Parsing a function declaration

    private FuncDeclStmtNode parseFuncDeclStmt(EasyScriptParser.FuncDeclStmtContext funcDeclStmt) {
        if (this.frameDescriptor != null) {
            throw new EasyScriptException("nested functions are not supported in EasyScript yet");
        }
        List<TerminalNode> funcArgs = funcDeclStmt.args.ID();
        int argumentCount = funcArgs.size();
        for (int i = 0; i < argumentCount; i++) {
            this.functionLocals.put(funcArgs.get(i).getText(), i);
        }
        this.frameDescriptor = new FrameDescriptor();
        List<EasyScriptStmtNode> funcStmts = this.parseStmtsList(funcDeclStmt.stmt());
        FrameDescriptor frameDescriptor = this.frameDescriptor;
        this.functionLocals.clear();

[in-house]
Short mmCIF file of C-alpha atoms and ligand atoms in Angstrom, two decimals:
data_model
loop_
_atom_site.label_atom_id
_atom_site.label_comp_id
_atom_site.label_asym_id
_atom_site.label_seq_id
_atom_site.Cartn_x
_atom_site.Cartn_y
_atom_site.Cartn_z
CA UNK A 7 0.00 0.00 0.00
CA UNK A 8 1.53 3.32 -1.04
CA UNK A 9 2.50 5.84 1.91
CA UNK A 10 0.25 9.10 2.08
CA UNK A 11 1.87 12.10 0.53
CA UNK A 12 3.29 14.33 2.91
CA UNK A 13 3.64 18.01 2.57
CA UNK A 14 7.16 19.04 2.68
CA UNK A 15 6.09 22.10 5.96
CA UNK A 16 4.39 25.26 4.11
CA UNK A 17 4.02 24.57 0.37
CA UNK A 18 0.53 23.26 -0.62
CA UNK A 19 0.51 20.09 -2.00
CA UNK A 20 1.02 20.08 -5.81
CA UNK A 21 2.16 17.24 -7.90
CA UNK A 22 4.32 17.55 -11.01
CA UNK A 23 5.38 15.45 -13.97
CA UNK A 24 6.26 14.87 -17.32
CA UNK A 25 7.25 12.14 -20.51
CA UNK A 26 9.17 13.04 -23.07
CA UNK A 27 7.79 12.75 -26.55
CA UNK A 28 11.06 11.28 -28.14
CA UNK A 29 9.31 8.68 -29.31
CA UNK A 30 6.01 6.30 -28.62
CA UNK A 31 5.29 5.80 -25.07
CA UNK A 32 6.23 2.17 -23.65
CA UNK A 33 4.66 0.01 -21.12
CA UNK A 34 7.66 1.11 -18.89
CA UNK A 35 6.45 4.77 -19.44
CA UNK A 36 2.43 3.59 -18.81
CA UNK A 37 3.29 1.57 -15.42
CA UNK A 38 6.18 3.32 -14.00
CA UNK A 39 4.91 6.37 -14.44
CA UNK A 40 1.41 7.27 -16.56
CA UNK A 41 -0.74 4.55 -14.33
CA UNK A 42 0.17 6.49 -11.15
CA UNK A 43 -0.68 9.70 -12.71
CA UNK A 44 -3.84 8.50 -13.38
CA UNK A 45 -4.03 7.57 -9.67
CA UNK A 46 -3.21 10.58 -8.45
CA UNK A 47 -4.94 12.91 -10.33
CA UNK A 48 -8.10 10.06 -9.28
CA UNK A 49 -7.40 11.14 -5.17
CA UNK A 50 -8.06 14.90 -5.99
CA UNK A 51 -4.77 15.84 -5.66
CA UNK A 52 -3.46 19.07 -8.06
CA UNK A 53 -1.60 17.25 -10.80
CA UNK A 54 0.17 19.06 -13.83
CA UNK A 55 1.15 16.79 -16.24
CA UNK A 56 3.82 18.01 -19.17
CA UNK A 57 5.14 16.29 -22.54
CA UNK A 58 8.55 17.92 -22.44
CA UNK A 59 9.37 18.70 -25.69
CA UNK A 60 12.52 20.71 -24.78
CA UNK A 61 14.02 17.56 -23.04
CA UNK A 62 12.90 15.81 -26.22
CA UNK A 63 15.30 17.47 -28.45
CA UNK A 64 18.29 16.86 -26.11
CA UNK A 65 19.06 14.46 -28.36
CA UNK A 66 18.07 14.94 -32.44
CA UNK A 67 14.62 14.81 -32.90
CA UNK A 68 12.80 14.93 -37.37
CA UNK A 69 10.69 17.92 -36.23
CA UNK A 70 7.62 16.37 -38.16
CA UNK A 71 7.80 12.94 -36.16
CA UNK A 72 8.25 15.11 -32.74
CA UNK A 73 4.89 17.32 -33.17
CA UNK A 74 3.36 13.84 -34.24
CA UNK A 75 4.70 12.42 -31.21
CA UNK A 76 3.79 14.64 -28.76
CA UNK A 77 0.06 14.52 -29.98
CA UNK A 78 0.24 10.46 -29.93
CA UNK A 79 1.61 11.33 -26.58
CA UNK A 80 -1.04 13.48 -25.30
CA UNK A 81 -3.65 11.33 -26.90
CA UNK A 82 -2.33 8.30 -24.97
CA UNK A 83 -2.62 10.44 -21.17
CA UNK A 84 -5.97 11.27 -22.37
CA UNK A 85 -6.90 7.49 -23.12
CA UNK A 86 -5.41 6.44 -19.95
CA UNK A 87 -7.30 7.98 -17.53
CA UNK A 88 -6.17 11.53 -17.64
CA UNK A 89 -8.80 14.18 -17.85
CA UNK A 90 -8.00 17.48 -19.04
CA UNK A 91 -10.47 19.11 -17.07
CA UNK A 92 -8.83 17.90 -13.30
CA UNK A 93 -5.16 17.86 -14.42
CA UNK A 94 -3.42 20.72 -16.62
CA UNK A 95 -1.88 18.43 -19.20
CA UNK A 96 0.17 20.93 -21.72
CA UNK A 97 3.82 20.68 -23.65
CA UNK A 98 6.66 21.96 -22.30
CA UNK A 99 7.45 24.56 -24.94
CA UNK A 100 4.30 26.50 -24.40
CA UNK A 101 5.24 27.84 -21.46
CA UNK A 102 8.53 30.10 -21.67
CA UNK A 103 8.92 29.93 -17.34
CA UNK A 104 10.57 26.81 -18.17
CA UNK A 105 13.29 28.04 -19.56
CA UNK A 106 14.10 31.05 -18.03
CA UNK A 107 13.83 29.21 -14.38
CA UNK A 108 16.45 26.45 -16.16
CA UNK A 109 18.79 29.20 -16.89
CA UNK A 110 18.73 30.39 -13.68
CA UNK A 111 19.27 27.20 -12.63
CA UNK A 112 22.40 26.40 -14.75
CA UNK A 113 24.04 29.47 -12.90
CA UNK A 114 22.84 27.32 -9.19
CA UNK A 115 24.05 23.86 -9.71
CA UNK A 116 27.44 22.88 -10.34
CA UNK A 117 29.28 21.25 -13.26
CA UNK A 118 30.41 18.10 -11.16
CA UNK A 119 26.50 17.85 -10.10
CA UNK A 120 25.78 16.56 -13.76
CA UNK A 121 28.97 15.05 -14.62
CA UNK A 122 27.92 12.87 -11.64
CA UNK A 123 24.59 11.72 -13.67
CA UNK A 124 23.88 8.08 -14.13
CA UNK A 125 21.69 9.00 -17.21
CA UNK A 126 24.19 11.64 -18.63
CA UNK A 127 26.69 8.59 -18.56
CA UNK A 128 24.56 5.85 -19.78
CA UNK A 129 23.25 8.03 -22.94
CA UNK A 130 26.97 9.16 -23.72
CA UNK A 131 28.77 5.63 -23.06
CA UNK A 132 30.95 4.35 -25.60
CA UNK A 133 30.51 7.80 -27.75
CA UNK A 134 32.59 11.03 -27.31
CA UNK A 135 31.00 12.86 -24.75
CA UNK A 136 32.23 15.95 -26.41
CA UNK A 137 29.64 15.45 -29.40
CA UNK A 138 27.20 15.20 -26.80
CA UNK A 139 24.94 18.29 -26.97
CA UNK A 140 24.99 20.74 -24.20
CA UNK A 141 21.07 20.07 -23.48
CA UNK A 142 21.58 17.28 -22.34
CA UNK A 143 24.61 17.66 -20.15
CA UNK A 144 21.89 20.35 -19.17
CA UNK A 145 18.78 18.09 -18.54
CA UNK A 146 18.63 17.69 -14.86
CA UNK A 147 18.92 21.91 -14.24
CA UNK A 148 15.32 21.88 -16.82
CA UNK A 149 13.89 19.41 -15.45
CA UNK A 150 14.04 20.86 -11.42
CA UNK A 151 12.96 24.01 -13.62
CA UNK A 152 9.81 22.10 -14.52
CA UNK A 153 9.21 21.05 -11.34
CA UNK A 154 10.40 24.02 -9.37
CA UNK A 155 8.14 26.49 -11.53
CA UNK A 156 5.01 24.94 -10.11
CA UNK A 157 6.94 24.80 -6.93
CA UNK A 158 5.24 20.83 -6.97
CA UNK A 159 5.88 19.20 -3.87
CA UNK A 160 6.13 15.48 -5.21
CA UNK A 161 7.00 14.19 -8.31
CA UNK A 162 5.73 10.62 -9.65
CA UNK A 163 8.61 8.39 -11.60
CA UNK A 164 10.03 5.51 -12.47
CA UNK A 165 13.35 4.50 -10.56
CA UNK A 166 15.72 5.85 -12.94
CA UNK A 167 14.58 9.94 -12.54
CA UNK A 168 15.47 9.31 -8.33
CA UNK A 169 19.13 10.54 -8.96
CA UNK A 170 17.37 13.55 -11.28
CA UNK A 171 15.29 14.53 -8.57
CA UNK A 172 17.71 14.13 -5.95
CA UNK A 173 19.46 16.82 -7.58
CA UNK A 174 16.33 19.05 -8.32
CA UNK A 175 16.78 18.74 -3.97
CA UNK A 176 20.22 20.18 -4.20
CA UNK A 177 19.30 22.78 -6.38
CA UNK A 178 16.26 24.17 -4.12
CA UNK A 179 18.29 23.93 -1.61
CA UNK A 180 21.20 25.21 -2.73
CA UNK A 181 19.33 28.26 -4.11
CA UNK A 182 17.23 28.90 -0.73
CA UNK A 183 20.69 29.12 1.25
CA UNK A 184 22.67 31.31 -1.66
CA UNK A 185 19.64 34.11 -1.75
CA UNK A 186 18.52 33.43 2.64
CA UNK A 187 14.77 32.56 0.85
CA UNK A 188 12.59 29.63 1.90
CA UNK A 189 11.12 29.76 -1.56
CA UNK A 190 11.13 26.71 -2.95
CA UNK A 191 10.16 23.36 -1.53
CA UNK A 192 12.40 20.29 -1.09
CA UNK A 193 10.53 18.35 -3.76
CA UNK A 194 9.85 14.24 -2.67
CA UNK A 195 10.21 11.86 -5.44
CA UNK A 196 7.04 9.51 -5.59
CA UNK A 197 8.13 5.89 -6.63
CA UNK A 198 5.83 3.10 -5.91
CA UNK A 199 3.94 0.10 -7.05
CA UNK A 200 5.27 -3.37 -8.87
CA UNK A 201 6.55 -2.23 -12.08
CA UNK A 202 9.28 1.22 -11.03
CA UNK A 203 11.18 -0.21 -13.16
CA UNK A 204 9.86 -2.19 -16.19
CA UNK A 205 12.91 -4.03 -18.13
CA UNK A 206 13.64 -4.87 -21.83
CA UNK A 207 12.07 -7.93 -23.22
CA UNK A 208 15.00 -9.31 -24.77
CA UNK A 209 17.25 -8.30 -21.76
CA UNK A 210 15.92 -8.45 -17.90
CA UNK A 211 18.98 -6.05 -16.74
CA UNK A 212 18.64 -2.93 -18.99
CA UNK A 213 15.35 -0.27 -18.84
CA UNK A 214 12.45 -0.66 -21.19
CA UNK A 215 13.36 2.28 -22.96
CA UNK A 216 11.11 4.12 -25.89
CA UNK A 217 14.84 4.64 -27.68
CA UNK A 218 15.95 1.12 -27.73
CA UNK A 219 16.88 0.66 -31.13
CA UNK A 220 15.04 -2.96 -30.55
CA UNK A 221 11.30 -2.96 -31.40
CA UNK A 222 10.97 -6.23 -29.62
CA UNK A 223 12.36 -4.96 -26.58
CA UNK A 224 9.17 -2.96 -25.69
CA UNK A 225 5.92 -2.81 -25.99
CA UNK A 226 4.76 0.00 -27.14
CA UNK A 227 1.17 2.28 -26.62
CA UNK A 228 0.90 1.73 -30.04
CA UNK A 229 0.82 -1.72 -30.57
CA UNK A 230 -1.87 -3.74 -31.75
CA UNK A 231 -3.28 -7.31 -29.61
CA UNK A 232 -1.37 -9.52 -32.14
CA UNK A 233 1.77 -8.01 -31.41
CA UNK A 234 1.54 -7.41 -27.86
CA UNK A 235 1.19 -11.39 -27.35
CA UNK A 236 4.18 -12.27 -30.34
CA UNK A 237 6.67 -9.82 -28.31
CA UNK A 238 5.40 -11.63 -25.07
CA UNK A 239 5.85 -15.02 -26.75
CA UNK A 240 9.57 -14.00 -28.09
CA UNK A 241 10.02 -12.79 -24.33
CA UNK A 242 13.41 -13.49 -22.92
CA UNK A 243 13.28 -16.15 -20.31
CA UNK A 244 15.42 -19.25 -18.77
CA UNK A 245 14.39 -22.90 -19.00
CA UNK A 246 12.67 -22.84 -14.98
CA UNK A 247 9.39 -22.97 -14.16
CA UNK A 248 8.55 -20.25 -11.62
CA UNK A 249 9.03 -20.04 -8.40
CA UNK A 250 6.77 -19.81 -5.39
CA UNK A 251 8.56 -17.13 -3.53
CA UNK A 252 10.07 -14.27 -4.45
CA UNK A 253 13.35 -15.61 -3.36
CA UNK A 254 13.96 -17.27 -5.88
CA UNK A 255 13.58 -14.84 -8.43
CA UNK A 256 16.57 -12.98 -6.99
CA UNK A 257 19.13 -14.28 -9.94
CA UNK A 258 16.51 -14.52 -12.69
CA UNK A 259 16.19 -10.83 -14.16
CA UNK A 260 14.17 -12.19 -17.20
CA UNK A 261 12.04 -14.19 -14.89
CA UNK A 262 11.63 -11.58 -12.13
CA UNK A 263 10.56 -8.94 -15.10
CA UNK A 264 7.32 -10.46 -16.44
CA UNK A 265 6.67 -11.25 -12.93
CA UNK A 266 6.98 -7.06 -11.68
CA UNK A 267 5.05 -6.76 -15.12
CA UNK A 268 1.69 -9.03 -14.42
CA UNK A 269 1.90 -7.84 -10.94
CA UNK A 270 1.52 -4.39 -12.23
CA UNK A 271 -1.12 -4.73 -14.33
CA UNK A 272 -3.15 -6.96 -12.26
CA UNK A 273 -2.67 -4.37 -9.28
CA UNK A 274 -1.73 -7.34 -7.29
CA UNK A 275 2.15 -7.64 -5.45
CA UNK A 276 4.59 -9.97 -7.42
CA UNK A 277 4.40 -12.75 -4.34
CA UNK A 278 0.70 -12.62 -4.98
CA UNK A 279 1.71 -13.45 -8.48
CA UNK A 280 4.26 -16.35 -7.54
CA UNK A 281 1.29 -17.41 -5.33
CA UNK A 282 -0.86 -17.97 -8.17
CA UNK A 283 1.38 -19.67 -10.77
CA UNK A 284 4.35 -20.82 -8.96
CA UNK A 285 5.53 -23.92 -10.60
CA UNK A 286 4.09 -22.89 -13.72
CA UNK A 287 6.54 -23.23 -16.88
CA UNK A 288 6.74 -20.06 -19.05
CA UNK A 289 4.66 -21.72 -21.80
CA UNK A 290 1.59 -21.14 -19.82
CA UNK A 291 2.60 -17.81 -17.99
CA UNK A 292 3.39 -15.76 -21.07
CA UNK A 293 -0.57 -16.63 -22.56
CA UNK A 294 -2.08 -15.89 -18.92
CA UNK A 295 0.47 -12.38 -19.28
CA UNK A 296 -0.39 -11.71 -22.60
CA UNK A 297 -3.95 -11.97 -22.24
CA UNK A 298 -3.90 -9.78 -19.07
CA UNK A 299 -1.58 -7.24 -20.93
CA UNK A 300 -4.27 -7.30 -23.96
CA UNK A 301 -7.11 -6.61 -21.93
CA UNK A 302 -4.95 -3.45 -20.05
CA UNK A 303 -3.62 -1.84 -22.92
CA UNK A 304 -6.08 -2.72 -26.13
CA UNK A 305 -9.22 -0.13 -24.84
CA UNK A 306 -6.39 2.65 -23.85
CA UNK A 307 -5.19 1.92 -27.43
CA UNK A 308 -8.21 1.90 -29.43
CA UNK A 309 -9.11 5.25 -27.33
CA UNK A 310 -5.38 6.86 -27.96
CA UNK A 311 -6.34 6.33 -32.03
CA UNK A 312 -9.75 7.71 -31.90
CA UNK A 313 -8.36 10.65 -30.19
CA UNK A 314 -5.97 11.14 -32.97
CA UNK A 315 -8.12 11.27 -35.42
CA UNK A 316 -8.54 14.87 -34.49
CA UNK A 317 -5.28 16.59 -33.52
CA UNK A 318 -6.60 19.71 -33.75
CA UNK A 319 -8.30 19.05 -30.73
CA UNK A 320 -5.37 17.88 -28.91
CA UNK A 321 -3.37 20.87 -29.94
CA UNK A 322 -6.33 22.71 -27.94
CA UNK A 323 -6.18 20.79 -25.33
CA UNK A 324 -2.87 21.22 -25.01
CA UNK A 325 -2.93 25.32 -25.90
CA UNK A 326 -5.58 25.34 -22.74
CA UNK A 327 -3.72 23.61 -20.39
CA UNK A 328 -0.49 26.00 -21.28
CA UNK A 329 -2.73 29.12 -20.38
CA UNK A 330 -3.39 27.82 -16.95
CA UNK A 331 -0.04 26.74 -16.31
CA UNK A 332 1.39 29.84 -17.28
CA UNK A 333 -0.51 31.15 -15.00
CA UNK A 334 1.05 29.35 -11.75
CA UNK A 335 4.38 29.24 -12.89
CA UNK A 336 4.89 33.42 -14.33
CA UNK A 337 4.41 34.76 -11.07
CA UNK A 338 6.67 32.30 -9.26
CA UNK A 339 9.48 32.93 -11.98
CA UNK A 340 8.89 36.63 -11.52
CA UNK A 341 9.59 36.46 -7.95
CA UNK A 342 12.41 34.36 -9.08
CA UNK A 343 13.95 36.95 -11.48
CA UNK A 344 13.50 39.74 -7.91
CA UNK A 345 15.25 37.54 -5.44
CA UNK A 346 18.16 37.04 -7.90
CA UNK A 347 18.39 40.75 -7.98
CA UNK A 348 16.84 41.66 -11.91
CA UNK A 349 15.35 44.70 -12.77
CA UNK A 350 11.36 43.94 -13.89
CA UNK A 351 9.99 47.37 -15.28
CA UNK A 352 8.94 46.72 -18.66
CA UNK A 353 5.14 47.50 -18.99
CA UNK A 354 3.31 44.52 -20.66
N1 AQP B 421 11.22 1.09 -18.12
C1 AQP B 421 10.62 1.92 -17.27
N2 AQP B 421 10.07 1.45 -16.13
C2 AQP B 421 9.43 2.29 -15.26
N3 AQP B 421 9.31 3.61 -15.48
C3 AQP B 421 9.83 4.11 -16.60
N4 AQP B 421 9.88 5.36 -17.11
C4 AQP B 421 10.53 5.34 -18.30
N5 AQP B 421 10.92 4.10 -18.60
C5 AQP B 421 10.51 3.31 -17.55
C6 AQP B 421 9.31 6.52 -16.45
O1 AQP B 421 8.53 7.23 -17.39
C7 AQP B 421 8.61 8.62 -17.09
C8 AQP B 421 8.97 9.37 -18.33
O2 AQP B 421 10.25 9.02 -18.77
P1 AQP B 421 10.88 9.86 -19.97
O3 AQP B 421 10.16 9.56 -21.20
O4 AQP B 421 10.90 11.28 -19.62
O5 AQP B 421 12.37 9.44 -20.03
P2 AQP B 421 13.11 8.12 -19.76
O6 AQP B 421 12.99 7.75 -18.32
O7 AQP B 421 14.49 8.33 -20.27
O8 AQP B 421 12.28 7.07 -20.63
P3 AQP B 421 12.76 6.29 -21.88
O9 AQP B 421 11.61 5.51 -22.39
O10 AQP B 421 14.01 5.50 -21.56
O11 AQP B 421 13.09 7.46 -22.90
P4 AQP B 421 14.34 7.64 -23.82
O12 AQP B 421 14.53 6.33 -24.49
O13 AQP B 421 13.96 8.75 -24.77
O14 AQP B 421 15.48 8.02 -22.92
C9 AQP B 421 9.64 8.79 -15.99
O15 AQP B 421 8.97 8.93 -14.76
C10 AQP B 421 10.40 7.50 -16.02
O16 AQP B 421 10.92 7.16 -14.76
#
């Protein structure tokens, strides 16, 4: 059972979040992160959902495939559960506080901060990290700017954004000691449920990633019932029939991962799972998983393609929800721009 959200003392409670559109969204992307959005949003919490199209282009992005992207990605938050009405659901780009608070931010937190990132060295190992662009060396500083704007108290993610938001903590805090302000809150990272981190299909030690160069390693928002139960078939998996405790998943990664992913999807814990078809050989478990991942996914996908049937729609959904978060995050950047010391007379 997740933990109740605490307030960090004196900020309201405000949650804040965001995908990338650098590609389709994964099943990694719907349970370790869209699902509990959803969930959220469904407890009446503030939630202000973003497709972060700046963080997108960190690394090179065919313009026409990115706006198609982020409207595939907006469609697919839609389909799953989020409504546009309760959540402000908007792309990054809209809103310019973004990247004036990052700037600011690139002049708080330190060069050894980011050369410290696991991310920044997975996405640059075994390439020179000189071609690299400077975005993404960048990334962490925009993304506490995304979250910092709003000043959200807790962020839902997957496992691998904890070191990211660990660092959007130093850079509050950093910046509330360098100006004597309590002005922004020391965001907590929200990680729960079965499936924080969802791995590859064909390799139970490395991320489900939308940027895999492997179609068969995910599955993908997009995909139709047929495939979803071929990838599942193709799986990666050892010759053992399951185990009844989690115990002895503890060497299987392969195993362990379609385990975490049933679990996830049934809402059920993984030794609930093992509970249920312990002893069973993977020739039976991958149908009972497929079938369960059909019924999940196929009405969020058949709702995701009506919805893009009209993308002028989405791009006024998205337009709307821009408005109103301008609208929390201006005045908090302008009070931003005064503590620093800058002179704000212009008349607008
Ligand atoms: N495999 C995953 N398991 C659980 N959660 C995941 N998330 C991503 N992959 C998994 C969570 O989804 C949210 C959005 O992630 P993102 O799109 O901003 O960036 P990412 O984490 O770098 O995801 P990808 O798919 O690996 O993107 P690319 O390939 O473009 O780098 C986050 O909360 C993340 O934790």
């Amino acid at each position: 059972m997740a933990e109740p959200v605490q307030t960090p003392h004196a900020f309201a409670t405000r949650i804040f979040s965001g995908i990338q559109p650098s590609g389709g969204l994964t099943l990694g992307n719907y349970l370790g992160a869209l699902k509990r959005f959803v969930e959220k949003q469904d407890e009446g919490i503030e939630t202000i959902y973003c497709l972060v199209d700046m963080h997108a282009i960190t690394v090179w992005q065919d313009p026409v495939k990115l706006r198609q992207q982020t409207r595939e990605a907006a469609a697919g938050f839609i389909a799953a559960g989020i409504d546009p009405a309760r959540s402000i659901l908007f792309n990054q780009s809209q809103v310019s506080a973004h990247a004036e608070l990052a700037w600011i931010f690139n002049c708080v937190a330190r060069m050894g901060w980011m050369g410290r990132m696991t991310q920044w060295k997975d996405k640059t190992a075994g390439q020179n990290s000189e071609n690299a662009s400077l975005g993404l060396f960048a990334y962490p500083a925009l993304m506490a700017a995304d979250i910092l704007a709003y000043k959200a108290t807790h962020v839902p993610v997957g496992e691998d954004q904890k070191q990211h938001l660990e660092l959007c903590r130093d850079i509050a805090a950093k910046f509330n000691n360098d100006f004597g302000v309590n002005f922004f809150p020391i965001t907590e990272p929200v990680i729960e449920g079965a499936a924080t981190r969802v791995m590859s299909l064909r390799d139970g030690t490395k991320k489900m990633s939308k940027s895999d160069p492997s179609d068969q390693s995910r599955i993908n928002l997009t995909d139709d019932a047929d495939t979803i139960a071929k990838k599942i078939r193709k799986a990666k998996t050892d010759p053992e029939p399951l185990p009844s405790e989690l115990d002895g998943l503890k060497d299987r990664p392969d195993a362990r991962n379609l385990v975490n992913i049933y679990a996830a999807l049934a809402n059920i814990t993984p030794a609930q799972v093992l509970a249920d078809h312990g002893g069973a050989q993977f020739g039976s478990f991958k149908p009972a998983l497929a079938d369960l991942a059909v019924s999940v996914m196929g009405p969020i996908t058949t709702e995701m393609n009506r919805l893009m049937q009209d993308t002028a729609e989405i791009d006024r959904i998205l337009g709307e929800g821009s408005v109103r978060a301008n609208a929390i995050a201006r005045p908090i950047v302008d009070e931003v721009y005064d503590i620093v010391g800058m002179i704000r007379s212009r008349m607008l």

this.frameDescriptor = null;
        return new FuncDeclStmtNode(funcDeclStmt.name.getText(),
                frameDescriptor, new BlockStmtNode(funcStmts), argumentCount);
    }

First, like I mentioned above, we check whether this is a function inside a function, which we don’t allow in this article. Then, we put all function arguments in the functionLocals map, mapping their names to the index in the frame they will be found under. Note that, duplicate function arguments shadow each other – this is consistent with how it works in JavaScript, for example the following code:

function f(a, a) {
    return a;
 }
f(1, 23);

Will return 23, not 1 (although note that JavaScript strict mode turns duplicate arguments into a syntax error instead).

Then, we create a new FrameDescriptor and save it in the frameDescriptor field. That means, when we call parseStmtsList(), we will now parse variable declarations as local variables, instead of global ones.

Finally, we save the frameDescriptor field in a local variable, reset our fields after parsing the body of the function (by setting frameDescriptor to null, and clearing the functionLocals map), and return a Node that implements a function declaration.

FuncDeclStmtNode looks as follows: